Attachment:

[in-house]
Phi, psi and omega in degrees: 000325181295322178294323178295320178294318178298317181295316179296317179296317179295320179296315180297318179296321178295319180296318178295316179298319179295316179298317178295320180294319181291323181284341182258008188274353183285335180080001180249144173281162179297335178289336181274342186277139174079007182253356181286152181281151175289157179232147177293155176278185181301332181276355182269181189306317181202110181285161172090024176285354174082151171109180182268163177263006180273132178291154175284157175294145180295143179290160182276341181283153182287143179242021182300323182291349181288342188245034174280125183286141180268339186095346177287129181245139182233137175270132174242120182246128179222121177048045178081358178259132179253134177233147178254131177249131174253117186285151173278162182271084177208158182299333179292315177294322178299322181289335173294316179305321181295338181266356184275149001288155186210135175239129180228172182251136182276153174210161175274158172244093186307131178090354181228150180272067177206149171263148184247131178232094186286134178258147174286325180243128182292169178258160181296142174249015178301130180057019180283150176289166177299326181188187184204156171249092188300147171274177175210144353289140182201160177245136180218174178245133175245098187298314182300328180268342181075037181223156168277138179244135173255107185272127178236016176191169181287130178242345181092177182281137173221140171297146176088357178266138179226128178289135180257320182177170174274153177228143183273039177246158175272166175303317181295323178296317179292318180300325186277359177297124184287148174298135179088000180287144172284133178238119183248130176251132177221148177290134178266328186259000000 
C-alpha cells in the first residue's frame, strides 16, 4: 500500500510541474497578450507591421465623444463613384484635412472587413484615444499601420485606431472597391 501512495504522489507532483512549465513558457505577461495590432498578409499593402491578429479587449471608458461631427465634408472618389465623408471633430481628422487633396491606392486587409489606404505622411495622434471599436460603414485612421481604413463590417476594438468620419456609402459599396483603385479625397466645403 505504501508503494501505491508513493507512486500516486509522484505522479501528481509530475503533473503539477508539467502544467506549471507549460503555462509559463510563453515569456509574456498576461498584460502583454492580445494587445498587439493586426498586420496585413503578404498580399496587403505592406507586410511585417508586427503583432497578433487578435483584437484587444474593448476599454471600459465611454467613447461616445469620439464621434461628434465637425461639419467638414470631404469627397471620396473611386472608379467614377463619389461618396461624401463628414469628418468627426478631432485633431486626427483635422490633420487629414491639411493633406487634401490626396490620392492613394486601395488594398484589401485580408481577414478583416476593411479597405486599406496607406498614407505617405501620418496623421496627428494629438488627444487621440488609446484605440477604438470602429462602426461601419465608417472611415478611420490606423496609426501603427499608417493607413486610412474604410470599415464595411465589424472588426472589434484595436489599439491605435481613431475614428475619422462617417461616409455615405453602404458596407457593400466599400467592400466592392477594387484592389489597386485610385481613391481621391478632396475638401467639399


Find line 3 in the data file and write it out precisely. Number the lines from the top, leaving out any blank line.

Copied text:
C-alpha cells in the first residue's frame, strides 16, 4: 500500500510541474497578450507591421465623444463613384484635412472587413484615444499601420485606431472597391 501512495504522489507532483512549465513558457505577461495590432498578409499593402491578429479587449471608458461631427465634408472618389465623408471633430481628422487633396491606392486587409489606404505622411495622434471599436460603414485612421481604413463590417476594438468620419456609402459599396483603385479625397466645403 505504501508503494501505491508513493507512486500516486509522484505522479501528481509530475503533473503539477508539467502544467506549471507549460503555462509559463510563453515569456509574456498576461498584460502583454492580445494587445498587439493586426498586420496585413503578404498580399496587403505592406507586410511585417508586427503583432497578433487578435483584437484587444474593448476599454471600459465611454467613447461616445469620439464621434461628434465637425461639419467638414470631404469627397471620396473611386472608379467614377463619389461618396461624401463628414469628418468627426478631432485633431486626427483635422490633420487629414491639411493633406487634401490626396490620392492613394486601395488594398484589401485580408481577414478583416476593411479597405486599406496607406498614407505617405501620418496623421496627428494629438488627444487621440488609446484605440477604438470602429462602426461601419465608417472611415478611420490606423496609426501603427499608417493607413486610412474604410470599415464595411465589424472588426472589434484595436489599439491605435481613431475614428475619422462617417461616409455615405453602404458596407457593400466599400467592400466592392477594387484592389489597386485610385481613391481621391478632396475638401467639399